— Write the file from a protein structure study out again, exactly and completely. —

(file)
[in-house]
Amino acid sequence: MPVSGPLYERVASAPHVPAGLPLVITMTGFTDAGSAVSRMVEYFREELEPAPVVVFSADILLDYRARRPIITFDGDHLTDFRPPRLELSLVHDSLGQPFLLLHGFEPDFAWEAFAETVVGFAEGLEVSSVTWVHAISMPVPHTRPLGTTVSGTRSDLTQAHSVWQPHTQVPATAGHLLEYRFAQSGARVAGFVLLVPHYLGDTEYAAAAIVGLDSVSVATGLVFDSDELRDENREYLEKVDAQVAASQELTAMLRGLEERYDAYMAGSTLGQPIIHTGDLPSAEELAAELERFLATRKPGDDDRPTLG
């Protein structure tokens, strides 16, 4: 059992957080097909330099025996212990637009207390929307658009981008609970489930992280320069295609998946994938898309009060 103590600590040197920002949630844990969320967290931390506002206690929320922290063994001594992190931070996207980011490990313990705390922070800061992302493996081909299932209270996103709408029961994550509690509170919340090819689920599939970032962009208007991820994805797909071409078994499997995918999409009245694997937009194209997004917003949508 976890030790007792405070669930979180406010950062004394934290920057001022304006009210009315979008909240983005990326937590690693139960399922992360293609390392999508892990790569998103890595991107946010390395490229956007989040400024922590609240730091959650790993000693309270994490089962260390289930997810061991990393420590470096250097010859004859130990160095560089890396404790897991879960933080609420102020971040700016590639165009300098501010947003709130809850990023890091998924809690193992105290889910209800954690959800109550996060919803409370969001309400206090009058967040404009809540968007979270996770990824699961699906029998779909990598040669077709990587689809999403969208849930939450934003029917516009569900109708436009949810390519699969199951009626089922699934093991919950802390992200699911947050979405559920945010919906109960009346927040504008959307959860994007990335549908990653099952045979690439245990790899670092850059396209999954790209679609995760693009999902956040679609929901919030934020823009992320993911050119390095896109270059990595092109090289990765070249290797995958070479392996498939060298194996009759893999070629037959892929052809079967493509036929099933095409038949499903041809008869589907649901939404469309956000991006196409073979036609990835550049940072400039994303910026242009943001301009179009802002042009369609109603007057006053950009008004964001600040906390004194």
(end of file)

[in-house]
Amino acid sequence: MPVSGPLYERVASAPHVPAGLPLVITMTGFTDAGSAVSRMVEYFREELEPAPVVVFSADILLDYRARRPIITFDGDHLTDFRPPRLELSLVHDSLGQPFLLLHGFEPDFAWEAFAETVVGFAEGLEVSSVTWVHAISMPVPHTRPLGTTVSGTRSDLTQAHSVWQPHTQVPATAGHLLEYRFAQSGARVAGFVLLVPHYLGDTEYAAAAIVGLDSVSVATGLVFDSDELRDENREYLEKVDAQVAASQELTAMLRGLEERYDAYMAGSTLGQPIIHTGDLPSAEELAAELERFLATRKPGDDDRPTLG
């Protein structure tokens, strides 16, 4: 059992957080097909330099025996212990637009207390929307658009981008609970489930992280320069295609998946994938898309009060 103590600590040197920002949630844990969320967290931390506002206690929320922290063994001594992190931070996207980011490990313990705390922070800061992302493996081909299932209270996103709408029961994550509690509170919340090819689920599939970032962009208007991820994805797909071409078994499997995918999409009245694997937009194209997004917003949508 976890030790007792405070669930979180406010950062004394934290920057001022304006009210009315979008909240983005990326937590690693139960399922992360293609390392999508892990790569998103890595991107946010390395490229956007989040400024922590609240730091959650790993000693309270994490089962260390289930997810061991990393420590470096250097010859004859130990160095560089890396404790897991879960933080609420102020971040700016590639165009300098501010947003709130809850990023890091998924809690193992105290889910209800954690959800109550996060919803409370969001309400206090009058967040404009809540968007979270996770990824699961699906029998779909990598040669077709990587689809999403969208849930939450934003029917516009569900109708436009949810390519699969199951009626089922699934093991919950802390992200699911947050979405559920945010919906109960009346927040504008959307959860994007990335549908990653099952045979690439245990790899670092850059396209999954790209679609995760693009999902956040679609929901919030934020823009992320993911050119390095896109270059990595092109090289990765070249290797995958070479392996498939060298194996009759893999070629037959892929052809079967493509036929099933095409038949499903041809008869589907649901939404469309956000991006196409073979036609990835550049940072400039994303910026242009943001301009179009802002042009369609109603007057006053950009008004964001600040906390004194």